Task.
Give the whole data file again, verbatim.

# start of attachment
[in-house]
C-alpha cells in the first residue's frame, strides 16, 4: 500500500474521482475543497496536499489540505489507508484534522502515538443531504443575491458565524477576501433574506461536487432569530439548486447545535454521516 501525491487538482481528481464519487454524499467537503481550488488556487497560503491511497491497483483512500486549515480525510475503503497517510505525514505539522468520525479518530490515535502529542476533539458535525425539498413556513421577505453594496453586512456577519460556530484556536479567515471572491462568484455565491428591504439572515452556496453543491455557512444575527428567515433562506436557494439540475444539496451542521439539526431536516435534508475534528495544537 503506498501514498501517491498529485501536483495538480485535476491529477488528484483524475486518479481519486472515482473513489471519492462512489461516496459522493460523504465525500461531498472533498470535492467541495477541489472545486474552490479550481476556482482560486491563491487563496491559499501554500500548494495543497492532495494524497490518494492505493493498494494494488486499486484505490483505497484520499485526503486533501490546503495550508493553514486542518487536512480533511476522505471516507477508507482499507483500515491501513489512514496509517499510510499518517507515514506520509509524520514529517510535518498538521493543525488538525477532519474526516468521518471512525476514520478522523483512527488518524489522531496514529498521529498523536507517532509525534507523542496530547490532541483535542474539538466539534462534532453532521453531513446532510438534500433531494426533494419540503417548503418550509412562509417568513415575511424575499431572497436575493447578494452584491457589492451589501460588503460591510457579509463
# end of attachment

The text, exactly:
[in-house]
C-alpha cells in the first residue's frame, strides 16, 4: 500500500474521482475543497496536499489540505489507508484534522502515538443531504443575491458565524477576501433574506461536487432569530439548486447545535454521516 501525491487538482481528481464519487454524499467537503481550488488556487497560503491511497491497483483512500486549515480525510475503503497517510505525514505539522468520525479518530490515535502529542476533539458535525425539498413556513421577505453594496453586512456577519460556530484556536479567515471572491462568484455565491428591504439572515452556496453543491455557512444575527428567515433562506436557494439540475444539496451542521439539526431536516435534508475534528495544537 503506498501514498501517491498529485501536483495538480485535476491529477488528484483524475486518479481519486472515482473513489471519492462512489461516496459522493460523504465525500461531498472533498470535492467541495477541489472545486474552490479550481476556482482560486491563491487563496491559499501554500500548494495543497492532495494524497490518494492505493493498494494494488486499486484505490483505497484520499485526503486533501490546503495550508493553514486542518487536512480533511476522505471516507477508507482499507483500515491501513489512514496509517499510510499518517507515514506520509509524520514529517510535518498538521493543525488538525477532519474526516468521518471512525476514520478522523483512527488518524489522531496514529498521529498523536507517532509525534507523542496530547490532541483535542474539538466539534462534532453532521453531513446532510438534500433531494426533494419540503417548503418550509412562509417568513415575511424575499431572497436575493447578494452584491457589492451589501460588503460591510457579509463